It has been an eventful year for the 76ers organization so far. Starting with the drama-filled holdout of Ben Simmons and highlighted by the MVP caliber season of Joel Embiid, there have been plenty of storylines to follow this season. Perhaps the biggest thing noted nationally was the need for Daryl Morey to get the proper supporting cast around Embiid to give the Sixers a proper chance at a championship.
Just hours before the trade deadline, Daryl Morey succeeded in this goal by finding a way to add the top guy on his list and land James Harden in Philly. For the affordable price of Seth Curry, Andre Drummond, Ben Simmons, and two first-round picks, the Sixers managed to land a legitimate top-15 NBA star. Harden instantly is also the best perimeter partner that Joel Embiid has ever played with by a pretty large margin. With the top-end talent on the Sixers roster now ready to go toe-to-toe with any team in the league, the pressure shifts to Doc Rivers’ shoulders for how he manages the team.
Doc Rivers’ Rotations
Perhaps the most maddening area of Rivers coaching over the past two seasons with the Sixers has been the stubbornness to stick to his structured rotations. Regardless of the ebbs and flow of the game, it is tough to get Doc to shake from his pre-game script. Rivers swears by the old-fashioned thought process of rotating by units rather than spelling guys for minutes and keeping as much of the top-end talent on the court for as many minutes as possible. While there are pros and cons to both methods, this new trade absolutely calls for a shake-up in logic.
With Joel Embiid, James Harden, Tyrese Maxey, and Tobias Harris all capable of serving as the primary option in the offense for stretches of time- there are ZERO reasons that at least one of these guys is not on the court at all times. It shouldn’t be unreasonable to hope for at least two, but having this flexibility to change the focal point of the offense throughout the game is a major weapon for the Sixers.
The Embiid-less Minutes
The issue that has plagued the Sixers for the entirety of his six-year career has been surviving the minutes in which Joel Embiid is not on the floor. This is somewhat an indictment on Ben Simmons‘ inability to serve as the alpha in the offense and also a compliment to just how impactful Embiid has been throughout his career. With James Harden now on the roster, the problem of winning these non-Embiid minutes should be one that is minimized a great deal.
While there obviously must be a large portion of minutes that Harden and Embiid must share the floor together, Rivers’ tendency to pair his top players in their minutes must not apply to these two. James Harden’s ability to run an offense and his high IQ as a passer is perhaps his most appealing trait as a basketball player. He is incredibly effective at raising the ability of players around him, and this should be put on display with the Sixers bench unit.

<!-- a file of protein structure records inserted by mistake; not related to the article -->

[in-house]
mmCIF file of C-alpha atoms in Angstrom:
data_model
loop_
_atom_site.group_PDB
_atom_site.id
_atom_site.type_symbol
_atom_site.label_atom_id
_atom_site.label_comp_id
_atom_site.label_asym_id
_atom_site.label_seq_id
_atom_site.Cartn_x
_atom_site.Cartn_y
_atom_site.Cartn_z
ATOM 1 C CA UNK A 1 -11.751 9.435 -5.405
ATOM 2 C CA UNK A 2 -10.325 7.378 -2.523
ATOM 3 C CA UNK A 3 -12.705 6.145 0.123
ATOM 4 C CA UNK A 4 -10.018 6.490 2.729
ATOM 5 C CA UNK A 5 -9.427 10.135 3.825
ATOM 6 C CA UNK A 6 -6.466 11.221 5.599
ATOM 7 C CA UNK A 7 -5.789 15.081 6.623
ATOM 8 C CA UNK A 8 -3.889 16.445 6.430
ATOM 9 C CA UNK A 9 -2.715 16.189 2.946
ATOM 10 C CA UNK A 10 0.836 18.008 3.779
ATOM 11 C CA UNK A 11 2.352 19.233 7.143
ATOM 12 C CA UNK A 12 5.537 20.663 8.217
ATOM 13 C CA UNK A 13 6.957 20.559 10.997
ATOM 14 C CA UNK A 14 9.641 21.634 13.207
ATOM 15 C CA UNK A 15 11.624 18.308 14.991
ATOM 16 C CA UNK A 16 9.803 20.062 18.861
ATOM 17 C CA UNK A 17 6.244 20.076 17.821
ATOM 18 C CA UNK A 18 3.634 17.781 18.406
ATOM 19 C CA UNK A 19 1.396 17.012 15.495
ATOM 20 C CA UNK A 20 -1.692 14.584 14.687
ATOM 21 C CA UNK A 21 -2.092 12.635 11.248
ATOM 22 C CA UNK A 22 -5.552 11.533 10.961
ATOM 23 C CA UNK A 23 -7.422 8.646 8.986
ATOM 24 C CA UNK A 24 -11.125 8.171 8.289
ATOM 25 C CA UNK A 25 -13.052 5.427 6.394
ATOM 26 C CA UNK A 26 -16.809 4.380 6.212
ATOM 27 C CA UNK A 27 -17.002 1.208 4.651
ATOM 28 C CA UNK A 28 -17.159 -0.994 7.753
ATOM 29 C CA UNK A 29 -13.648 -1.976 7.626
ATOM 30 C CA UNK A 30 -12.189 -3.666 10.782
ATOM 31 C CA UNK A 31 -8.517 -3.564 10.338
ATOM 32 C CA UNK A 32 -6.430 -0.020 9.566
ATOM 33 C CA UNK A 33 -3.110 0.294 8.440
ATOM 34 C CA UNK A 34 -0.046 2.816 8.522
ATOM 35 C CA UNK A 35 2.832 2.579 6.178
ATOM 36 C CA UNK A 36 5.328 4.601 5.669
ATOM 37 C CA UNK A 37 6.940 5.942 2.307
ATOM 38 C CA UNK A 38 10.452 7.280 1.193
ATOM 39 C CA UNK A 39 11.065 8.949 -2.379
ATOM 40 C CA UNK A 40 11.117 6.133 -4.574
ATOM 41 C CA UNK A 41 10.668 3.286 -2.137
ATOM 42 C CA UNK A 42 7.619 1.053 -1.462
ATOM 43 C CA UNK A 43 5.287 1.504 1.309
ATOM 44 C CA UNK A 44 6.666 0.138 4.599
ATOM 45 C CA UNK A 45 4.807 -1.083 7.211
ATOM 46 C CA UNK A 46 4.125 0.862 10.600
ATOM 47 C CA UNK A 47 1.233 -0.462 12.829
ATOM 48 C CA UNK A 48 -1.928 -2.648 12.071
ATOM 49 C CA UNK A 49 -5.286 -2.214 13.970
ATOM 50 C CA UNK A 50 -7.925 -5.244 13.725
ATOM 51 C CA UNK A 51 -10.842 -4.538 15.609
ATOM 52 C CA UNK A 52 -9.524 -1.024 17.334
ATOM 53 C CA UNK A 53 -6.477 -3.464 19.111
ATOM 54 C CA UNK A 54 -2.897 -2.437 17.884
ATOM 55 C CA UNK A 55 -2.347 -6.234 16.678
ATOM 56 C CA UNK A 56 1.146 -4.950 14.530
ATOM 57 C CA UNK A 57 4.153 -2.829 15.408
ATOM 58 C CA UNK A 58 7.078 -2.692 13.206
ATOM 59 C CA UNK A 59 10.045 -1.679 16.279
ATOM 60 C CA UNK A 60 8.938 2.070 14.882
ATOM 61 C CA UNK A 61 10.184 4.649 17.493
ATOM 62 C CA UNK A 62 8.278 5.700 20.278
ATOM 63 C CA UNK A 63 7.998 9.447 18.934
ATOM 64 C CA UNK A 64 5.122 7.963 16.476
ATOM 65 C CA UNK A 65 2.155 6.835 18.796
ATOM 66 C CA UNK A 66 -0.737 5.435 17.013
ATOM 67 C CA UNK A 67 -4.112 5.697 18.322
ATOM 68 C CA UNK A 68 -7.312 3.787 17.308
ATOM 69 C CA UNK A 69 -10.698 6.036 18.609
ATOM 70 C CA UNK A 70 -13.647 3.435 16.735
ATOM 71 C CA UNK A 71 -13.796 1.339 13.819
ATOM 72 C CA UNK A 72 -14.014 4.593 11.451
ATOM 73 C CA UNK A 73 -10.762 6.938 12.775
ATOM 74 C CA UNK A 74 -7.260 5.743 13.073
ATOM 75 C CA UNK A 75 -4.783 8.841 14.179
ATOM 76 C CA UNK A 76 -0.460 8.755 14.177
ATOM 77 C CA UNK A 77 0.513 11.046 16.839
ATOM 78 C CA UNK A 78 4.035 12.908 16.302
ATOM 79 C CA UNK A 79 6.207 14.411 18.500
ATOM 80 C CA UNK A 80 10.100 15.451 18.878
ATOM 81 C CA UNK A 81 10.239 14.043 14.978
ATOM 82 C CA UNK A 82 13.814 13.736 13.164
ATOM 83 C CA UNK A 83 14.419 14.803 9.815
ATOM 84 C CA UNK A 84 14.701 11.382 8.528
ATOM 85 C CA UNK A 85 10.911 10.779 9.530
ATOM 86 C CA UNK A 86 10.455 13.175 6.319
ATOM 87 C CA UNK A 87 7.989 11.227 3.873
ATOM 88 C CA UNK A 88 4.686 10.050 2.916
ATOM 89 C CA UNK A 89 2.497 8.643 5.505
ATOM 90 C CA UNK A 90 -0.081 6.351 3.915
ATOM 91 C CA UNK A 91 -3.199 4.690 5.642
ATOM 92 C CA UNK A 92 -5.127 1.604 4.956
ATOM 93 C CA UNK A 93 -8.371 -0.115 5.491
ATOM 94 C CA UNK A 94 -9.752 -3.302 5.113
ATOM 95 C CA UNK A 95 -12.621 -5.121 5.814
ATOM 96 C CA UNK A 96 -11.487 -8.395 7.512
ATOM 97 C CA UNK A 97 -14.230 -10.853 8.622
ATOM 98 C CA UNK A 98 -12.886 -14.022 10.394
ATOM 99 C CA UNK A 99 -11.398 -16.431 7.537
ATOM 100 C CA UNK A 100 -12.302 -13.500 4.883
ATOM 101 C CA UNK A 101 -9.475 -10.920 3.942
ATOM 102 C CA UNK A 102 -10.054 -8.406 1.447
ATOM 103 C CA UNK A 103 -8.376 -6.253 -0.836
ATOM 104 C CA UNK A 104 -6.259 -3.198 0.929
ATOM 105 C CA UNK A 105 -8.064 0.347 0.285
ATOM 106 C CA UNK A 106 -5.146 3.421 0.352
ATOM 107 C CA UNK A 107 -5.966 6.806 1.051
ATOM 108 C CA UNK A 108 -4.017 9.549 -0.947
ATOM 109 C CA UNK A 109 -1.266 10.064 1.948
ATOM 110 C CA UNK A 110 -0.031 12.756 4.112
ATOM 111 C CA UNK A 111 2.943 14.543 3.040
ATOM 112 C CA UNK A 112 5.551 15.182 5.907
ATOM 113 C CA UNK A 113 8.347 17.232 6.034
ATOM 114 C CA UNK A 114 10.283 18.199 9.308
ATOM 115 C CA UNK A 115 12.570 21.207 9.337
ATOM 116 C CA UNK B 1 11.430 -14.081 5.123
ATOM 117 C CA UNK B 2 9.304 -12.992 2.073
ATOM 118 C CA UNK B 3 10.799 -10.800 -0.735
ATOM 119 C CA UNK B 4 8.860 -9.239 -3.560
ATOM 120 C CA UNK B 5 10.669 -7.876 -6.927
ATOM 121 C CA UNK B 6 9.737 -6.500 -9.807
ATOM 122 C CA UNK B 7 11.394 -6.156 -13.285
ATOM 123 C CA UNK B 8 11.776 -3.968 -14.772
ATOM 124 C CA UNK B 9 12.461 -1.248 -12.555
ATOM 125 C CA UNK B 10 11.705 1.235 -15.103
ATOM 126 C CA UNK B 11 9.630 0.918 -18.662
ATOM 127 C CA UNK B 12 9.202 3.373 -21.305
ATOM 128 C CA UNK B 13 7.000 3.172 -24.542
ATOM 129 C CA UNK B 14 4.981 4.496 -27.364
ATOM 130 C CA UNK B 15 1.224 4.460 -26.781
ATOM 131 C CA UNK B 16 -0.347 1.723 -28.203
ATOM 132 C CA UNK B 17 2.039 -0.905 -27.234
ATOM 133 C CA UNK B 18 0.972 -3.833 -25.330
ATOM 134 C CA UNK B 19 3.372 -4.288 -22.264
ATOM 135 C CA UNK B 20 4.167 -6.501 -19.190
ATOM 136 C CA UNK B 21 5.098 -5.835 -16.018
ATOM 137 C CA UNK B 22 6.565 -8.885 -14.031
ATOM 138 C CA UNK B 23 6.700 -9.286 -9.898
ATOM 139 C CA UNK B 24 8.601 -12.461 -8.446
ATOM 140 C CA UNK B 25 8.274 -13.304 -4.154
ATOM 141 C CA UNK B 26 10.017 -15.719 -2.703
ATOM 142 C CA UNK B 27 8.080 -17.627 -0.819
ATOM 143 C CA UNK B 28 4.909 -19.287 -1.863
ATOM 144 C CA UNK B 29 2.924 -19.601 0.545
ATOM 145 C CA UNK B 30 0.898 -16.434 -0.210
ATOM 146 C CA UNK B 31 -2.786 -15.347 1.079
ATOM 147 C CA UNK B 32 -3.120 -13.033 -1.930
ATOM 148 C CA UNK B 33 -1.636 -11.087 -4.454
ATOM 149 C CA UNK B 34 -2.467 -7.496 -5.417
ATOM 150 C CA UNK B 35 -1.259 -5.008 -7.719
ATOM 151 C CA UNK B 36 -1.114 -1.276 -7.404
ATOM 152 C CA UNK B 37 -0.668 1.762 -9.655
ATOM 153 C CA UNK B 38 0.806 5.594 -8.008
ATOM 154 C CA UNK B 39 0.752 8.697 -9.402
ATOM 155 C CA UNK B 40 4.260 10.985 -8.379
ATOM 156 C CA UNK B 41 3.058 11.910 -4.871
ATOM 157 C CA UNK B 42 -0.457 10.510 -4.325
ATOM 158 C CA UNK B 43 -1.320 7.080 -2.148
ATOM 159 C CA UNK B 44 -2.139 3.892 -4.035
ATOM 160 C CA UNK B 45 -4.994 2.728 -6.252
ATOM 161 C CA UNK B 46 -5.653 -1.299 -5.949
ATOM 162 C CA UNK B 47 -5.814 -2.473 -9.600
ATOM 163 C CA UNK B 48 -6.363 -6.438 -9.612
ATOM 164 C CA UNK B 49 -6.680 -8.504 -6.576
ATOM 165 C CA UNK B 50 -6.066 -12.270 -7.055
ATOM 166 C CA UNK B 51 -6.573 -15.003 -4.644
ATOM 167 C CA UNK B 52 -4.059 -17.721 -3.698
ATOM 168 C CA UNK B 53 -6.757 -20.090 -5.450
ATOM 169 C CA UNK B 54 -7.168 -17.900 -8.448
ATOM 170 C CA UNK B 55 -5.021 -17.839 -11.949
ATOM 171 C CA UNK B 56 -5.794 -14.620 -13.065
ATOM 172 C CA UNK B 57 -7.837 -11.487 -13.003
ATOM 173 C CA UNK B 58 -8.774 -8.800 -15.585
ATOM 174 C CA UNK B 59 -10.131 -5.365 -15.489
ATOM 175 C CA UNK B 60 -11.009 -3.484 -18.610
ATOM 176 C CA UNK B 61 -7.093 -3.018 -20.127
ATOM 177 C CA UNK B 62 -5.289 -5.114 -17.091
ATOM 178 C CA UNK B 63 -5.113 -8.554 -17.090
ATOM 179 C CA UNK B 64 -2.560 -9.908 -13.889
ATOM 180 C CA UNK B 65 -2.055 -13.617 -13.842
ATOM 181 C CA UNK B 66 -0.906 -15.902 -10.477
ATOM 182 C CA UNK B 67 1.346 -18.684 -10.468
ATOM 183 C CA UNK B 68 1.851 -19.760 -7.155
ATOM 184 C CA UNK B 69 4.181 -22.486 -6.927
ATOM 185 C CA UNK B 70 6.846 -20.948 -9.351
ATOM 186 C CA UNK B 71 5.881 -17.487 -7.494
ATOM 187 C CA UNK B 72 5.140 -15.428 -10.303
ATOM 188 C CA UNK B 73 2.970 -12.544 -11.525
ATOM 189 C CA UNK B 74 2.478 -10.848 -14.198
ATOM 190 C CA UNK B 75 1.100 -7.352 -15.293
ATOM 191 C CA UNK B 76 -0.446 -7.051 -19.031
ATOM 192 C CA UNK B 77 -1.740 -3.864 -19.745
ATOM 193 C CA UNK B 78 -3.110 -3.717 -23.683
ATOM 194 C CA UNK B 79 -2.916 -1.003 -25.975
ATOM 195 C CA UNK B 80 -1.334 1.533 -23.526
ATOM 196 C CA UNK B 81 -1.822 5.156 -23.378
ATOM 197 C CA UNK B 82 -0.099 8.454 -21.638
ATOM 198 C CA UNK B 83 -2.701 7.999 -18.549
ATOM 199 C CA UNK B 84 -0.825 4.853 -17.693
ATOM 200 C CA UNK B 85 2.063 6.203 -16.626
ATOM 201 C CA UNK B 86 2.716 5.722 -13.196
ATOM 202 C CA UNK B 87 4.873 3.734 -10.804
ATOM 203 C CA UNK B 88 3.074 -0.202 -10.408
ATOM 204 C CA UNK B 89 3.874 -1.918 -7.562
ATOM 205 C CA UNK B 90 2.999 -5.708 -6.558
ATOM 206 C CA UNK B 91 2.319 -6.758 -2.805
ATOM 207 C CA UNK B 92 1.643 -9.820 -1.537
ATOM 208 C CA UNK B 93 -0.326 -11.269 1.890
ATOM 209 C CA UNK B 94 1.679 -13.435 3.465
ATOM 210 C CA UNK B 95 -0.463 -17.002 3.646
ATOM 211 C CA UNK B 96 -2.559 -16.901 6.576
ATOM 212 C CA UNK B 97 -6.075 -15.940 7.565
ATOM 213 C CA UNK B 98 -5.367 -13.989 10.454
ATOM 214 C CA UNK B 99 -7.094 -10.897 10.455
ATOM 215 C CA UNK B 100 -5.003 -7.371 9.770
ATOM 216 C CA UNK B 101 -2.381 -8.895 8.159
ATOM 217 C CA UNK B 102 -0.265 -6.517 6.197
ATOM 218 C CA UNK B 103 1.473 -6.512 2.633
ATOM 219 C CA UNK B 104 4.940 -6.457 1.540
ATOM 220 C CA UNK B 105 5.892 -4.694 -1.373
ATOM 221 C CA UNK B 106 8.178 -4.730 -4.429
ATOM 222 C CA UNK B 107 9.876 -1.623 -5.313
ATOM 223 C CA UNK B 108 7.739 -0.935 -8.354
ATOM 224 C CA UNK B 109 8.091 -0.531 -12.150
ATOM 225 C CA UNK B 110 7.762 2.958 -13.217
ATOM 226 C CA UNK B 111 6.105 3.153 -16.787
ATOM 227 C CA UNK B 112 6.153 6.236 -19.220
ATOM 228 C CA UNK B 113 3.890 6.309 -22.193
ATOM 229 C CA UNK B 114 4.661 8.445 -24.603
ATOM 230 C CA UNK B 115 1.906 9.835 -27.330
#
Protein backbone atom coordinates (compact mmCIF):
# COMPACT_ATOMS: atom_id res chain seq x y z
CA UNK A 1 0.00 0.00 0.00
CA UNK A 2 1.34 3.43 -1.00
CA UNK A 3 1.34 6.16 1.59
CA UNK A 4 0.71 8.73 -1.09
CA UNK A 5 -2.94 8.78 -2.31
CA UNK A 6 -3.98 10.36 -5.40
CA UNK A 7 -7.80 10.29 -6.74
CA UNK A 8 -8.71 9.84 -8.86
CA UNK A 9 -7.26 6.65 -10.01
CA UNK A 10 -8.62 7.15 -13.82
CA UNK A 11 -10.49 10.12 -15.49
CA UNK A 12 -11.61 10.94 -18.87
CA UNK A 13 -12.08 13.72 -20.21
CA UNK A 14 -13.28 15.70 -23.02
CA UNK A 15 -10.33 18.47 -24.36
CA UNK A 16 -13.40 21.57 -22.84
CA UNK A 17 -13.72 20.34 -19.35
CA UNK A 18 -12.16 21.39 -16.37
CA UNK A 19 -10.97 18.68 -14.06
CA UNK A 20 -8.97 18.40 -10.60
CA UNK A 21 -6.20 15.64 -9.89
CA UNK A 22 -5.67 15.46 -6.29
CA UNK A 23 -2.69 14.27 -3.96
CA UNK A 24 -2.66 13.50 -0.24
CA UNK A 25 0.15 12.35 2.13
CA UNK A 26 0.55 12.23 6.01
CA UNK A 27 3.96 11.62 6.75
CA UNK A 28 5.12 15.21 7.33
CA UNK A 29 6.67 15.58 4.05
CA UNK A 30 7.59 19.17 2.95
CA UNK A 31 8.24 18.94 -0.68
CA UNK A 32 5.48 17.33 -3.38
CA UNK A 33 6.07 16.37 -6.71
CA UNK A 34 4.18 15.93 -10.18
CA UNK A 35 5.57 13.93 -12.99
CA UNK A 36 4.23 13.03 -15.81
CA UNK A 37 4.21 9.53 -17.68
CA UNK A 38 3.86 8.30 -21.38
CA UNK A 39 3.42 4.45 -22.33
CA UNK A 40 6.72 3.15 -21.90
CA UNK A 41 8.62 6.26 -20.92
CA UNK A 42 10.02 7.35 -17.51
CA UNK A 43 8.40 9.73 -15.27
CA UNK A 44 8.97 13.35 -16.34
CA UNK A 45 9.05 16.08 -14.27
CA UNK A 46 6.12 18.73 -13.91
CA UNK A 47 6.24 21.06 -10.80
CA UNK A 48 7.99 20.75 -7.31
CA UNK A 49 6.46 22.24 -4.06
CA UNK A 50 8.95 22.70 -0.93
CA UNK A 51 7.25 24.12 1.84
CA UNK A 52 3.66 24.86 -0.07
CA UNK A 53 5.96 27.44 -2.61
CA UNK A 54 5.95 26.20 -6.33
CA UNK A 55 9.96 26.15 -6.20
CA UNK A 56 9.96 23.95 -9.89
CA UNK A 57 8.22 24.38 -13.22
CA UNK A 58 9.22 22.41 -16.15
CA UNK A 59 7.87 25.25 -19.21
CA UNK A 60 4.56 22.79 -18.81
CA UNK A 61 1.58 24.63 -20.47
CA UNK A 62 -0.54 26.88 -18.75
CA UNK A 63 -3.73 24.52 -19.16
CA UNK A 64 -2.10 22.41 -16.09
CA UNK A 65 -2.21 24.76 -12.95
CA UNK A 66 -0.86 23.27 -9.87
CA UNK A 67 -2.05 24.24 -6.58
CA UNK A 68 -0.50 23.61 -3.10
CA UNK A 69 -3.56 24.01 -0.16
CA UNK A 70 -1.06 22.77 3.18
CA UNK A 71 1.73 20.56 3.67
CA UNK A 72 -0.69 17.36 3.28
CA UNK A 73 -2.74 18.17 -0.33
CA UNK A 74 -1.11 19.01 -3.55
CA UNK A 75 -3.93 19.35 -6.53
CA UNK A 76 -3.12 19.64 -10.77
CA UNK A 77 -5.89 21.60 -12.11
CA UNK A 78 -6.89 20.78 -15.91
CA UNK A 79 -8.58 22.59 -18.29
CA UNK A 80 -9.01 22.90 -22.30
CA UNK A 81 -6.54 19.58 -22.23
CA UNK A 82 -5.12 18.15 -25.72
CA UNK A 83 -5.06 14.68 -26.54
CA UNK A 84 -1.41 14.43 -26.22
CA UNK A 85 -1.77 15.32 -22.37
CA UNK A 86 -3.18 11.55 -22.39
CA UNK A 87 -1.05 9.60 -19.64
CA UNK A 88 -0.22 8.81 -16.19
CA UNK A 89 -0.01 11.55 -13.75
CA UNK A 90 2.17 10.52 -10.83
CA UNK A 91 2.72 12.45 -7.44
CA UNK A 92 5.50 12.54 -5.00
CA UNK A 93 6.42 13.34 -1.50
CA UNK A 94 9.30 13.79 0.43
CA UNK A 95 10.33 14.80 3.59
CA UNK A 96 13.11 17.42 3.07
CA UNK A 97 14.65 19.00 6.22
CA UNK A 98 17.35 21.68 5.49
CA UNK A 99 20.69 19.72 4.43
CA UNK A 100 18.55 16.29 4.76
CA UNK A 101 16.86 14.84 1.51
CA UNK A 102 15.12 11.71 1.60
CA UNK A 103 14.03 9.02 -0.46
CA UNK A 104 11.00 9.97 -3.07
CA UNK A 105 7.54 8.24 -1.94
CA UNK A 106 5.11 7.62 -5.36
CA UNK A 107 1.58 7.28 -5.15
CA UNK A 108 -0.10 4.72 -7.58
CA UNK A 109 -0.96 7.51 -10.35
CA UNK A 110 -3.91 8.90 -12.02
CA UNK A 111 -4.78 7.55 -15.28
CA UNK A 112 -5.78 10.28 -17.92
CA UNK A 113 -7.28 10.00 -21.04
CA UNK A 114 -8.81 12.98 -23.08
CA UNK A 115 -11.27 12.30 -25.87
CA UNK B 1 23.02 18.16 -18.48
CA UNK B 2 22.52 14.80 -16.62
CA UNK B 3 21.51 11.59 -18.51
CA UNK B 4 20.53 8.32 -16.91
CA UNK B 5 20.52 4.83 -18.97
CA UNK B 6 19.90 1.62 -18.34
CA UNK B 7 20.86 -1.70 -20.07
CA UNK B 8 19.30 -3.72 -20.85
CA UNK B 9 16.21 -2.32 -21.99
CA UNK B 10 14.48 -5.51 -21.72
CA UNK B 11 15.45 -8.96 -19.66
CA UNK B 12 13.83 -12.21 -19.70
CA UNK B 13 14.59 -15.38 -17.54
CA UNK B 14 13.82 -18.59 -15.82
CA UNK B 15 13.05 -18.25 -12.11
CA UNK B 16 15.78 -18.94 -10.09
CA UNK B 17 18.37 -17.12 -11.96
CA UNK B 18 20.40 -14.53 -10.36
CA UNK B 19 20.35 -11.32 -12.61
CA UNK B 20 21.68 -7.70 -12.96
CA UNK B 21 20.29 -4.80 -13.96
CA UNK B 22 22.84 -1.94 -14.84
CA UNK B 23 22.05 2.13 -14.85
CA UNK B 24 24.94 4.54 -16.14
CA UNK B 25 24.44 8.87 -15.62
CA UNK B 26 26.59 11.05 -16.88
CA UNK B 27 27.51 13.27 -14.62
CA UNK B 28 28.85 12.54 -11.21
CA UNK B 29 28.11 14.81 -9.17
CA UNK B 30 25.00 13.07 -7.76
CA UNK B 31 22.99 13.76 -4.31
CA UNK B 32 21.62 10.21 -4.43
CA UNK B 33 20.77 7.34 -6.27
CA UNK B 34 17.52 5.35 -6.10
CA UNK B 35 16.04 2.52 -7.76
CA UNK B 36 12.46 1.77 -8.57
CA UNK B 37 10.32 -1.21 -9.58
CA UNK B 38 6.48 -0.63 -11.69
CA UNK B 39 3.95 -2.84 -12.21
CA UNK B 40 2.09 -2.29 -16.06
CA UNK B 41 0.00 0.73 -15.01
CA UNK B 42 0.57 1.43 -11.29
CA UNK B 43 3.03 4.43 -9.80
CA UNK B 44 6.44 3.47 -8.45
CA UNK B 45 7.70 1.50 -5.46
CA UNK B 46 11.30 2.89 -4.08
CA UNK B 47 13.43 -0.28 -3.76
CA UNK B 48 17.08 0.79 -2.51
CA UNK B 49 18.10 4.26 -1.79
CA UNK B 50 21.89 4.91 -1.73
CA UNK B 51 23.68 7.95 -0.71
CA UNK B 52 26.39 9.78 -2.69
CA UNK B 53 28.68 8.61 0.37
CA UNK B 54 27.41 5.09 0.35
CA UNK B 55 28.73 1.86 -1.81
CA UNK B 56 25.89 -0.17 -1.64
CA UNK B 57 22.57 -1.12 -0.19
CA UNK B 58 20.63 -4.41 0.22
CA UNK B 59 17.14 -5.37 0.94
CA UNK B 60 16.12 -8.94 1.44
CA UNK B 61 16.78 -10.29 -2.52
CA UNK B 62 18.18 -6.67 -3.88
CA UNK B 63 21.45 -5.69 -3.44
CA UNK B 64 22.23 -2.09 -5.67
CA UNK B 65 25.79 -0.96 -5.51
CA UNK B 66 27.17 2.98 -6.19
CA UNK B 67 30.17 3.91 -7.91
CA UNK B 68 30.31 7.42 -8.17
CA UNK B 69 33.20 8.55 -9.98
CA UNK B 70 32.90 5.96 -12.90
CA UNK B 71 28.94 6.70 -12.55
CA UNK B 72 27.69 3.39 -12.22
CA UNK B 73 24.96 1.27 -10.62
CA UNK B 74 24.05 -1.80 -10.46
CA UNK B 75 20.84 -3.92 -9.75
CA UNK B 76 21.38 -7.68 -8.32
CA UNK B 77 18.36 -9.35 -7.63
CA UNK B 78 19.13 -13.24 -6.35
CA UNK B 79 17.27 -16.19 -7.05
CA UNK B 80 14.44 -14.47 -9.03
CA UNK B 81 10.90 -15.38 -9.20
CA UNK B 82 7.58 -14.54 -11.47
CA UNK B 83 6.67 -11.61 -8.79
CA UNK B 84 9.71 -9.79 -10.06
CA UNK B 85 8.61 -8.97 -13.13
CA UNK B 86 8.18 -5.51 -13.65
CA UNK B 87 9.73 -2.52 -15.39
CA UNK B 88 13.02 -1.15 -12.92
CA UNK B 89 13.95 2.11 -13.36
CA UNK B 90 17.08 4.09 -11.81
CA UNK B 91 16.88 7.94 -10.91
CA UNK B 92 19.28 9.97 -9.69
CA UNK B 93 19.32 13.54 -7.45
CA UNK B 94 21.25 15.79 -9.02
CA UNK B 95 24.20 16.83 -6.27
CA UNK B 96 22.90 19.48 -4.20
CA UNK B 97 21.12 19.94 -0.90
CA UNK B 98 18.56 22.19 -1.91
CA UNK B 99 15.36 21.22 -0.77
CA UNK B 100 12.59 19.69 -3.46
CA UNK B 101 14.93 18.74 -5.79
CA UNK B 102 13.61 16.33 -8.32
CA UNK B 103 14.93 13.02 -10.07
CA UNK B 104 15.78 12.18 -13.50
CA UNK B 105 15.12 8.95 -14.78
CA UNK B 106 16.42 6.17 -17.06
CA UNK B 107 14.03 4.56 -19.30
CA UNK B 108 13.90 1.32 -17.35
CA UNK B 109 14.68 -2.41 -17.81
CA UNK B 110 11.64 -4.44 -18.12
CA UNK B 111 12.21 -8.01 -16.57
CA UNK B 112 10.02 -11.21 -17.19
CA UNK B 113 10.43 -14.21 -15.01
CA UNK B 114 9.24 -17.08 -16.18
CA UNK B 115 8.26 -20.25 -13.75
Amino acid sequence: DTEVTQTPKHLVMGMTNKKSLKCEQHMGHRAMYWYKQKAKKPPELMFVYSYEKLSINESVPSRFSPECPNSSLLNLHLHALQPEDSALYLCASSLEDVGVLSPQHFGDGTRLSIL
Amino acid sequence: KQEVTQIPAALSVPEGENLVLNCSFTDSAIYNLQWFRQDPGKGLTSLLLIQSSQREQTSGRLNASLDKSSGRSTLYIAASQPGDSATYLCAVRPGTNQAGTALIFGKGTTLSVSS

Pairing Harden’s ability to read pick-and-rollers and find cutters would immediately raise the effectiveness of the bench unit. This has some exciting potential with the cutting ability of Matisse Thybulle and the potential to build a relationship in the pick-and-roll with Charles Bassey or Paul Reed. Harden is on the small list of players in the NBA who can keep just about any lineup around him at a positive. Given what an Achilles heel the minutes have been with Joel Embiid off the court, James Harden is just about as perfect of a solution to this that there could be.
In general, I would argue that the impact of a coach in the NBA is overrated as it is such a player-driven league. Even so, Doc Rivers will absolutely have an impact on the Sixers’ chances of winning based on how he manipulates the rotation of substitutions moving forward. There also has been a little too much stagnation in the Sixers’ offense this season which at times turns into “Give the ball to Joel and watch.” It will take some time for everything to click, but with James Harden as a legitimate point guard on the roster, it would be nice to see some more motion and well-run plays, which he will be a major asset in helping things click in a smoother fashion.
My largest defense of Doc Rivers has been that there were too many holes in the Sixers roster for any coach to shape it into an NBA champion, but this is no longer the case. Added talent comes with added pressure, and it is now on Doc Rivers to pull the proper strings on this Sixers team. Rivers is surely not without his haters in Philadelphia, but now with a massive amount of talent and a complete championship roster, Doc has a prime chance to prove these people wrong and lead this Sixers team to a successful playoff run.